Advertising, fashion and portrait photographer, Chris Knight, uses FUJINON GF80mmF1.7 R WR to convey the dreamy romance and timeless style of a trip to the theater in one of the world’s most iconic cities
The release of FUJINON GF80mmF1.7 R WR portrait lens brings with it a new era in large sensor photography. This extraordinary optic is the world’s fastest ever lens with autofocus for a medium or large format mirrorless digital camera system. Such an impressive accolade deserves a challenge to match – and professional photographer and educator, Chris Knight, knew exactly how.
“My goal for this project was to create the hardest possible photographic situation,” says Chris. “It’s basically me doing large format at night, almost completely wide open, relying on the face tracking autofocus while I’m moving, the subjects are moving, other people are walking into the frame, and it’s constantly backlit.”
Chris chose the Theater District of New York City as the location for the project. On one hand, he wanted to celebrate the romance and iconic style of the area, while on the other, he knew the busy environment would help to illustrate what GF80mmF1.7 was capable of.
“I was inspired by a couple of old Gordon Parks images,” explains Chris. “One was a beautiful image of a couple coming out of a theater at night and I was set off on a path. So, we chose the Theater District and went for this really cinematic look.
“It’s also one of the busiest places around, so we wanted to show how you can create that separation, using the lens to isolate people and make it feel like they’re in their own kind of world,” he continues.
Chris tells us that, although GF80mmF1.7’s equivalent focal length of 63mm is not one that he is used to, it is definitely one he will be using again. “I photographed a lot on the GF63mmF2.8 R WR as it’s a good midrange lens, and I photographed a lot on the GF110mmF2 R LM WR as it’s a really nice portrait lens. And this sits beautifully between the two, giving you the best of both worlds.
“Sometimes GF110mmF2 is just way too close and sometimes GF63mmF2.8 isn’t intimate enough, so the fact that GF80mmF1.7 lets you go a little bit longer, but then also opens up to F1.7, is incredibly useful.”
Chris combined GF80mmF1.7 with FUJIFILM GFX100 to make these images – and such a combination proved to be a great setup for the conditions he faced. He tells us how the lens’s superwide aperture perfectly complemented the camera’s advanced phase detection autofocus, resulting in the ability to track subjects across the frame, right down to -5.5EV.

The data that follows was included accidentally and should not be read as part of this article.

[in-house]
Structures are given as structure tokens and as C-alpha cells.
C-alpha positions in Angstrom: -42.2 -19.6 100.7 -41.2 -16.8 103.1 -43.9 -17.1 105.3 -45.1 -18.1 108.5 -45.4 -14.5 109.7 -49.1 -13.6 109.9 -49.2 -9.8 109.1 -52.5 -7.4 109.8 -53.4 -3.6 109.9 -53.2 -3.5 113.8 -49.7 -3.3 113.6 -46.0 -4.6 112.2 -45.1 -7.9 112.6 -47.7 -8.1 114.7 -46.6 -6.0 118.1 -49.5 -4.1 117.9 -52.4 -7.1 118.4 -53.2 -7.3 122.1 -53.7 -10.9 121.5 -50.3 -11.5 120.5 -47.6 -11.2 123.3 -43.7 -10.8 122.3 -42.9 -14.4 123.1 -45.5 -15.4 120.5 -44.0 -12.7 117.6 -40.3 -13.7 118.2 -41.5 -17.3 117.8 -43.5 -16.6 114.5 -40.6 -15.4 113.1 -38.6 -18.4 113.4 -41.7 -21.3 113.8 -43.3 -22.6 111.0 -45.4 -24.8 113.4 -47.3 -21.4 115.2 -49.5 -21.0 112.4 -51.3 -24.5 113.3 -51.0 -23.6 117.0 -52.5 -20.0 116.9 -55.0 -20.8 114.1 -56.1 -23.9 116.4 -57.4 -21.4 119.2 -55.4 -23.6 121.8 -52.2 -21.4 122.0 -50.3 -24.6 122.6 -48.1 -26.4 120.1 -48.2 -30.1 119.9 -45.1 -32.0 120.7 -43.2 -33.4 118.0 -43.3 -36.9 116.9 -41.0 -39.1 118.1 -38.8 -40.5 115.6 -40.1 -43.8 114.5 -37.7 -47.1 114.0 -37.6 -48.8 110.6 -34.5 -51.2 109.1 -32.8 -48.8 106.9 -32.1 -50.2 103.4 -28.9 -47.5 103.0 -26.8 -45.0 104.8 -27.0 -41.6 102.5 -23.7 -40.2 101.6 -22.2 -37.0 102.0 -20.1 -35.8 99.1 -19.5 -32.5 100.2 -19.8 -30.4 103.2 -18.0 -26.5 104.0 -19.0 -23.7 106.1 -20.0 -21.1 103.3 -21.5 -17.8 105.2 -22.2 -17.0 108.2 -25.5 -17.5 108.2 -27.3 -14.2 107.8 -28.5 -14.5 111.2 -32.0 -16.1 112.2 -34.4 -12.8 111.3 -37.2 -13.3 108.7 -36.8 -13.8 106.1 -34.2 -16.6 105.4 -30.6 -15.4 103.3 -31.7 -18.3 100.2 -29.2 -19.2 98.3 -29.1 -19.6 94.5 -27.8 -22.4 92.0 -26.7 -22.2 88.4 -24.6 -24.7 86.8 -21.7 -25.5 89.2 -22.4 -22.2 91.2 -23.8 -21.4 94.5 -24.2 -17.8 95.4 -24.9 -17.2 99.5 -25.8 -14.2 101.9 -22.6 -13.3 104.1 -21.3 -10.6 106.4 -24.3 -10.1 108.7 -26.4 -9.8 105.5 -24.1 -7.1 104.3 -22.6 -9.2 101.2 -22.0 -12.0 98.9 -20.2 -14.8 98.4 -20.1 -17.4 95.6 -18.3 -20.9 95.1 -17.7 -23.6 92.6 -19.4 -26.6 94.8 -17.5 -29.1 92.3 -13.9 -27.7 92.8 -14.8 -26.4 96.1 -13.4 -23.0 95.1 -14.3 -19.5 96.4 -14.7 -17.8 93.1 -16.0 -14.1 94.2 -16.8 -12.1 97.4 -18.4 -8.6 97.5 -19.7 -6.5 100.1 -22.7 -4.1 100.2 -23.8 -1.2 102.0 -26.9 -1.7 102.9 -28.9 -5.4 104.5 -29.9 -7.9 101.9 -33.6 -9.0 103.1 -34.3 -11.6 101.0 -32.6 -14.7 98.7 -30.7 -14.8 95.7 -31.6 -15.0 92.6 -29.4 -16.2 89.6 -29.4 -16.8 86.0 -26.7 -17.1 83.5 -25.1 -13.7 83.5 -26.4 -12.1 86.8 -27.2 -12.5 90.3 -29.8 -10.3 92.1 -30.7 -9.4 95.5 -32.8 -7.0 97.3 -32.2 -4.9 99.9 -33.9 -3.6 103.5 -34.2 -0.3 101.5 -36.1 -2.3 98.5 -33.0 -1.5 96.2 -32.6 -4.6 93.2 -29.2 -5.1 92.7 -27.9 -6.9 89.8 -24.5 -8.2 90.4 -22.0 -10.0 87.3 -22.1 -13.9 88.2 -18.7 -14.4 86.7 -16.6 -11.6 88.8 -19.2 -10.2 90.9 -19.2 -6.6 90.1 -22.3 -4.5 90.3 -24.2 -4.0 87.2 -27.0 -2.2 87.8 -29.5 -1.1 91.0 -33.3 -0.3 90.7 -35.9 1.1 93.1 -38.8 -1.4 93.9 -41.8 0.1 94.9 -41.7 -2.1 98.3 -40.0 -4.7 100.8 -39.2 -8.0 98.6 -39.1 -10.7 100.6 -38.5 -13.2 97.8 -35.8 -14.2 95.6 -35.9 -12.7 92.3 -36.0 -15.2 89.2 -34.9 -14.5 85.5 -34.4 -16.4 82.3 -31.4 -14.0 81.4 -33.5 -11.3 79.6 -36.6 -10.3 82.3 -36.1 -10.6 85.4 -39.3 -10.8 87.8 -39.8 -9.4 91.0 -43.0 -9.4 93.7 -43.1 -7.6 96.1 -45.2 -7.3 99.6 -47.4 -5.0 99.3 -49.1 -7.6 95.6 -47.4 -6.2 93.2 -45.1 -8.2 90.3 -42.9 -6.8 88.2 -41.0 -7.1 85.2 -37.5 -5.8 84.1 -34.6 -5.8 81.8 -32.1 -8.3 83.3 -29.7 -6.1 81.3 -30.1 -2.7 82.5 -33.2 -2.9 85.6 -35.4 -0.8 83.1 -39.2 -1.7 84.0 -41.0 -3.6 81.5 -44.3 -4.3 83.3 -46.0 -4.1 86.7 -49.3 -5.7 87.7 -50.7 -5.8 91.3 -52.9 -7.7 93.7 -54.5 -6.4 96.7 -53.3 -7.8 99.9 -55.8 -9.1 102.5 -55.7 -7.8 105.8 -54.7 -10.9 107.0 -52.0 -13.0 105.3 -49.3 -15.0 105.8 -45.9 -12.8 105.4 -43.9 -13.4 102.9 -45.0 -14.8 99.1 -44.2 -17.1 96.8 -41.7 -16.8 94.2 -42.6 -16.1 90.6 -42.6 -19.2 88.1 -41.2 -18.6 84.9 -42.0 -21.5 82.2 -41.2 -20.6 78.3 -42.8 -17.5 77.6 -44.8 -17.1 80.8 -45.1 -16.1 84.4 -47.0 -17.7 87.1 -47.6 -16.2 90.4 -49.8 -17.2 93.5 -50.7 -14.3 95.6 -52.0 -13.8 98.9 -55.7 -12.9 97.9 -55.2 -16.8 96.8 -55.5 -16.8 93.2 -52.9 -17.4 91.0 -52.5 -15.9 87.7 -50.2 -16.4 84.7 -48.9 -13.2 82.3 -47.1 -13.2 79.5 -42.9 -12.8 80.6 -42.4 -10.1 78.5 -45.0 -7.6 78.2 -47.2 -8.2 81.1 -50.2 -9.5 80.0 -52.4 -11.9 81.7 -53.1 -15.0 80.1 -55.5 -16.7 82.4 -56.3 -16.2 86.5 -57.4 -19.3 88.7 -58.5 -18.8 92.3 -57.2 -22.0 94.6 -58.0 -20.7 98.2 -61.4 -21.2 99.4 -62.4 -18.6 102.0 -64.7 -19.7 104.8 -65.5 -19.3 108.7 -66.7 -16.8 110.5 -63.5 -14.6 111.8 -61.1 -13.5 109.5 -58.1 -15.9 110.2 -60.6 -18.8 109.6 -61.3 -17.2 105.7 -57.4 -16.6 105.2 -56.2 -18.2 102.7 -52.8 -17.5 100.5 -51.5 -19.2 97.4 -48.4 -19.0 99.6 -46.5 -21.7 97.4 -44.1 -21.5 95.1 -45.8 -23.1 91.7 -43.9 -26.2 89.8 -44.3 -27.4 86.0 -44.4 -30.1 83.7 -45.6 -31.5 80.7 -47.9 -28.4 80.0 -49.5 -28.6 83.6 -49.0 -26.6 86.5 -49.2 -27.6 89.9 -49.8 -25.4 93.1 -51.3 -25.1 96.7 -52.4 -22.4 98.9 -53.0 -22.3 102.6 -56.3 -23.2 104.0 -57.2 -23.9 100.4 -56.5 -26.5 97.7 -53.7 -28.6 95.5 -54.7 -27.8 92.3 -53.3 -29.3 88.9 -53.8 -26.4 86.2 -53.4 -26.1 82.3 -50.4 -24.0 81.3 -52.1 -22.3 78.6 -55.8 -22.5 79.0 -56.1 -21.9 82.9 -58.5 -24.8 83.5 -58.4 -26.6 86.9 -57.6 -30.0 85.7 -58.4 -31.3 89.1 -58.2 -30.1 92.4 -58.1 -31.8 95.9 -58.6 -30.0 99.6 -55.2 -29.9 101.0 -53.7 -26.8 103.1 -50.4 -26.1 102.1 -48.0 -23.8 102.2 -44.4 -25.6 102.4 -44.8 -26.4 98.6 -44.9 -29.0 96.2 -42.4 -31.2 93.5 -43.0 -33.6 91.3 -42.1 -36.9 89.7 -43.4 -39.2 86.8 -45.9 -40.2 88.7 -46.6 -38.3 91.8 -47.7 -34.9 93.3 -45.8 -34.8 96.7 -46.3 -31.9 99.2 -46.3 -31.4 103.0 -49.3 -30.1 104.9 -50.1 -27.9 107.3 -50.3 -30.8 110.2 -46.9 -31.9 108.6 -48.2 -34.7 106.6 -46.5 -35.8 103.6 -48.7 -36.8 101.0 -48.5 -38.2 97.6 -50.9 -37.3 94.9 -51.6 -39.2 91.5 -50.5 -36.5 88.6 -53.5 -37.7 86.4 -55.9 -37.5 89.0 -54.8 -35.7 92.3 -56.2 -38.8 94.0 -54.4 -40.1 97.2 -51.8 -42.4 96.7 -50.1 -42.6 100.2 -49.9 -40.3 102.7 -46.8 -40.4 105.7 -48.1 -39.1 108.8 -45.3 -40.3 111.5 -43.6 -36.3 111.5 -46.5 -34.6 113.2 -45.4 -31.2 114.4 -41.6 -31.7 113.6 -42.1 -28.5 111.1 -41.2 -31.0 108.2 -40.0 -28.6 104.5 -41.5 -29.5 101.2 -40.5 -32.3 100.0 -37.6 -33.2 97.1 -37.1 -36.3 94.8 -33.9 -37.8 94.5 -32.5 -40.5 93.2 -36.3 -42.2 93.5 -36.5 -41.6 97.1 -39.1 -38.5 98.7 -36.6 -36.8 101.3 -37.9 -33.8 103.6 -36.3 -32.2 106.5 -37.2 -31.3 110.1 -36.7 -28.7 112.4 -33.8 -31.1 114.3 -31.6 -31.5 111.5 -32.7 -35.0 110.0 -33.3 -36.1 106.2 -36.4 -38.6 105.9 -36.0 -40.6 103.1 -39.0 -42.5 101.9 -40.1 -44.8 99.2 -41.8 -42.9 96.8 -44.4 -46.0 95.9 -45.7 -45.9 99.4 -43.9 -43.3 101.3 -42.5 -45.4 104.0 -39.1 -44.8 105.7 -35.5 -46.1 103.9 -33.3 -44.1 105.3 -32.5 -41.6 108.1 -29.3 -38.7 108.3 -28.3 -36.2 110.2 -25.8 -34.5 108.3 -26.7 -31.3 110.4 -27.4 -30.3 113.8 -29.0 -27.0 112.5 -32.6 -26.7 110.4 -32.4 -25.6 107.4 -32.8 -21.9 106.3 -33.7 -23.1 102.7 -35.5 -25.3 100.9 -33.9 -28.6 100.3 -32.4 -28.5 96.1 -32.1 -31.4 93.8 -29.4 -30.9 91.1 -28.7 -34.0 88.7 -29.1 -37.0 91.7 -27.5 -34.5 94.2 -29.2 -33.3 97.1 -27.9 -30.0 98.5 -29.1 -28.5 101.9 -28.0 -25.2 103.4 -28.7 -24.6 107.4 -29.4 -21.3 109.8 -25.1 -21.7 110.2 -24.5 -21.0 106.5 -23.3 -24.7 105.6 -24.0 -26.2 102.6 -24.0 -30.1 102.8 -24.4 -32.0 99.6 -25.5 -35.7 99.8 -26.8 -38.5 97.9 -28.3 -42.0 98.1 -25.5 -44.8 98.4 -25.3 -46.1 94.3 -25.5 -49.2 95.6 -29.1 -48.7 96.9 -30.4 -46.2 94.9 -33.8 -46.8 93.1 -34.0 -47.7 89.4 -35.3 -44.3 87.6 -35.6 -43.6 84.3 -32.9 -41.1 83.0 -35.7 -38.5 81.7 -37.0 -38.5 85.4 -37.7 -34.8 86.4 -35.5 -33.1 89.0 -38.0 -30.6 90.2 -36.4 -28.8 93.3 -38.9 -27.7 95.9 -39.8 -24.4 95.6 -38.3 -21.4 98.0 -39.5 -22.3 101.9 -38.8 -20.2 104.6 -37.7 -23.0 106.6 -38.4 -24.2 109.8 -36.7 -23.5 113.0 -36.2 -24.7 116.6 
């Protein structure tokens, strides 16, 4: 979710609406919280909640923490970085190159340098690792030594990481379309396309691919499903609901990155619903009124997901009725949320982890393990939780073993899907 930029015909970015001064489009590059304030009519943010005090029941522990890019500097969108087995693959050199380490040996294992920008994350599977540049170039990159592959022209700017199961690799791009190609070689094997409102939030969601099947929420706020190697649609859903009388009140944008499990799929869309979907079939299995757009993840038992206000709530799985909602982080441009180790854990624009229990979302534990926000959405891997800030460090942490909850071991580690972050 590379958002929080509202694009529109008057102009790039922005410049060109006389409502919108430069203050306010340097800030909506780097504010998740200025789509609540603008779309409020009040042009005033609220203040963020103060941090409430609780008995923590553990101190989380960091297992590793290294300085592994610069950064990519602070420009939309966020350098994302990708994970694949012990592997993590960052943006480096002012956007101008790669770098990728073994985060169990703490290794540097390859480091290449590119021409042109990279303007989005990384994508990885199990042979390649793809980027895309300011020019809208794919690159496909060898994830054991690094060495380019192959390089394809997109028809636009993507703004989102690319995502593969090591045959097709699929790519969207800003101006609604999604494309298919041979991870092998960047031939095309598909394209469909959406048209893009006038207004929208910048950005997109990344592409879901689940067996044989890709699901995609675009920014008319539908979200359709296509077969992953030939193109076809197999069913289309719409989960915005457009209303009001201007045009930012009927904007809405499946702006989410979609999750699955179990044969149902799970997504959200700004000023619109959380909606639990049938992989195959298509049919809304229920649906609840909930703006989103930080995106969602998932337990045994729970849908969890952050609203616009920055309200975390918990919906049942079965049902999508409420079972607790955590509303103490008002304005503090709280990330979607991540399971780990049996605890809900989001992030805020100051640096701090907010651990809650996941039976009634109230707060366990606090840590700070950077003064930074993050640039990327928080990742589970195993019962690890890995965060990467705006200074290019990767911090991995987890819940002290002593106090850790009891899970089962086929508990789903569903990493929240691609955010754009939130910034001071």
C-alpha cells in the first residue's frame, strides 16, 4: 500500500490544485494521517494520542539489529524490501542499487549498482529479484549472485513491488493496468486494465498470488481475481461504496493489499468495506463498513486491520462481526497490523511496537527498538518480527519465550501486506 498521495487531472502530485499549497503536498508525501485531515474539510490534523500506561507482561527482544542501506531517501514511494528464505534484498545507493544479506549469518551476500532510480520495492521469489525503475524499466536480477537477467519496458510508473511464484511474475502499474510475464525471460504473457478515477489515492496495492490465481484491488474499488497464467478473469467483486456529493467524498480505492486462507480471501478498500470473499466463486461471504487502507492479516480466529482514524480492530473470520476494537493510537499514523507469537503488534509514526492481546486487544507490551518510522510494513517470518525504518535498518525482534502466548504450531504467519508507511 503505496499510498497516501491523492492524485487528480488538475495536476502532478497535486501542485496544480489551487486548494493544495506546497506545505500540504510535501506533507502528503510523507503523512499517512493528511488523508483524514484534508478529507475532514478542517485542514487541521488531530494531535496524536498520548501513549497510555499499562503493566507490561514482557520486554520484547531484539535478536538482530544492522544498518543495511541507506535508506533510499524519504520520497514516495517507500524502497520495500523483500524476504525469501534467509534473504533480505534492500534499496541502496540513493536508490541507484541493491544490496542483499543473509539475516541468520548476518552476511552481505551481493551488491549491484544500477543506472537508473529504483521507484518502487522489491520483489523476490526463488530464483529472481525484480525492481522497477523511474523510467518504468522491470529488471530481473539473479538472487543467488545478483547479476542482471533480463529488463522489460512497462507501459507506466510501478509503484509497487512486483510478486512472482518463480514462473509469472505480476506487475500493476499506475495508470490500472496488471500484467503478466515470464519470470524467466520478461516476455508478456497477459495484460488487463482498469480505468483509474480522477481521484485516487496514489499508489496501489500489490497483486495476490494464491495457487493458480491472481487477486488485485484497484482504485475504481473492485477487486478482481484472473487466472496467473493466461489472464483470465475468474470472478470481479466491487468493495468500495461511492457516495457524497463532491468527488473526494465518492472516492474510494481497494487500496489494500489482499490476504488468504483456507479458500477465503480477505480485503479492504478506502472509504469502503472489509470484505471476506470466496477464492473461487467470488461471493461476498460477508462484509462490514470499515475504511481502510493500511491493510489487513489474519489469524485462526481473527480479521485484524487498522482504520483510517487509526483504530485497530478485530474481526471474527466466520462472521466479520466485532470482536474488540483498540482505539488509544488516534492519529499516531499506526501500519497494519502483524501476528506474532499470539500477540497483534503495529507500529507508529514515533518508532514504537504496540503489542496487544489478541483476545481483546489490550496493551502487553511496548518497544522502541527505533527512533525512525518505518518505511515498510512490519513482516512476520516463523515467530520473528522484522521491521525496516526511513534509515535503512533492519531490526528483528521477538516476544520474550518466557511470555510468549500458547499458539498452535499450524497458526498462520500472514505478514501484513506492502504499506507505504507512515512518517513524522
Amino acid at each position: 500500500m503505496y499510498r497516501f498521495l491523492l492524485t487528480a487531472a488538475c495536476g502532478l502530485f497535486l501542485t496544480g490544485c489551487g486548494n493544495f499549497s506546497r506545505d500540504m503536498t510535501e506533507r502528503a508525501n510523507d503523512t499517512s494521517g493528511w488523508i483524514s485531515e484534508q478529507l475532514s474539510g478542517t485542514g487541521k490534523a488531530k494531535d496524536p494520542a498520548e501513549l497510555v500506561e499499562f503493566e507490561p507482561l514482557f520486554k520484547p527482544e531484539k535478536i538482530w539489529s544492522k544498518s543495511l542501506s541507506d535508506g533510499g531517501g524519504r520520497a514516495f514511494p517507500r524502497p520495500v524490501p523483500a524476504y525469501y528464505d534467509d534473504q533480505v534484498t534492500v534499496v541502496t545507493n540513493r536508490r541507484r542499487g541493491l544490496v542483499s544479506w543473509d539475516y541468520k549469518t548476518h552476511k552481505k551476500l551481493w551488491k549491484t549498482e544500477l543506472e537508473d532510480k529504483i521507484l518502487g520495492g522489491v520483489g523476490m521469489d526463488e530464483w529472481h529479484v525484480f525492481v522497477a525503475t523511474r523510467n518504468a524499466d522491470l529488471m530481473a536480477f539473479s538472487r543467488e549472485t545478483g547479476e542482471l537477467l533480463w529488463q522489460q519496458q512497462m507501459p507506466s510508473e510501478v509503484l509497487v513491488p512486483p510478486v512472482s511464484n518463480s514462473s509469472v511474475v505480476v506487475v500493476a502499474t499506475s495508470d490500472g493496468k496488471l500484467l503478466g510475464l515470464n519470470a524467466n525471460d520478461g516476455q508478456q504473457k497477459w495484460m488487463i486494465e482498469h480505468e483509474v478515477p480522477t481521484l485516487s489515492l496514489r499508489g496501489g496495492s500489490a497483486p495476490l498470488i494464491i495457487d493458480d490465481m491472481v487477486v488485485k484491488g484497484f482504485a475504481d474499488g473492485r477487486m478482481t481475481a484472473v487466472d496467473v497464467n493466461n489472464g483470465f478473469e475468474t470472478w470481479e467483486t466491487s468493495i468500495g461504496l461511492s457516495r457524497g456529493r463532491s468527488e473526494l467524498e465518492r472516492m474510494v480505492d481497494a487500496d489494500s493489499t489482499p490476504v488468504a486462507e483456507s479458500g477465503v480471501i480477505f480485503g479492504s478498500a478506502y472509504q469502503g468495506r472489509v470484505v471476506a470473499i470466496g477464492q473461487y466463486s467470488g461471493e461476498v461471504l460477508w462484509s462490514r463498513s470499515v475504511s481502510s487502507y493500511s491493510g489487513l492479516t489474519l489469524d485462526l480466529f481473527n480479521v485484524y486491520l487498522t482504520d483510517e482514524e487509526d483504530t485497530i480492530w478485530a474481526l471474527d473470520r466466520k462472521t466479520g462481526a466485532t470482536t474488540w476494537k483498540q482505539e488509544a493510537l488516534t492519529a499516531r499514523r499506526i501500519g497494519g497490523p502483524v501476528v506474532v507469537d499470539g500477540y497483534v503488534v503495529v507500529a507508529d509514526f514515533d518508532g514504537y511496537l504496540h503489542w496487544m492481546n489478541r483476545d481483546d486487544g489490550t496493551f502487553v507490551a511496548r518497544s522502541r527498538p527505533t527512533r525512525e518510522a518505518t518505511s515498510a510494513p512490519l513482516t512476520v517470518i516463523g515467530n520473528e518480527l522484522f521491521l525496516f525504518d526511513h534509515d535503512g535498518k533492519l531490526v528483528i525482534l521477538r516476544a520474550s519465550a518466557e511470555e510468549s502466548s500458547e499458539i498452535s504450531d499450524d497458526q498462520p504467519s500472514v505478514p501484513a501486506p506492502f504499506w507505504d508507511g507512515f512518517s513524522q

“With all of the advanced technologies in the system, I don’t have to worry as much about the extreme technical considerations of making images like these. That means I can focus more on directing my subjects and getting emotion and story out of the image, instead of going, ‘Alright, well, what are the 8000 different steps that I have to do just to make sure this thing shows up?’” he smiles.
So, does GF80mmF1.7 live up to expectations? The combination of speed, portability, and reliability means Chris can depend on the lens to deliver a level of image quality that simply wasn’t possible before in such conditions. “The point of this project was to push this lens and the GFX system to the absolute limit by doing things with it in terms of speed, functionality, and versatility that you wouldn’t necessarily think of doing with a larger format system,” he explains.
“These systems can often require so many people or so much complexity to operate, and photographers usually want to do it in a more controlled setting, whether it’s in studio or with a full crew. However, for the vast majority of this project, it was me just doing a run-and-gun.”
Chris concludes by telling us that GF80mmF1.7 has opened up a whole new world of possibilities, both practically and creatively. “I think if you are a portrait photographer or a wedding photographer, it is a tremendous portrait lens,” he enthuses. “I didn’t use this focal length that regularly before this and I was really surprised with how much I loved it. And then being able to open it all the way up to F1.7 made it even more useful, because of that clean separation.
“The combination of that focal length with that aperture on a larger format sensor gives you all the compression and scope of 80mm, but it just feels so much wider than what you’re used to. And it’s just lovely. It’s really, really great to work with.”
Find out more about the project, the lens, and Chris’ creative process with this exclusive behind-the-scenes video!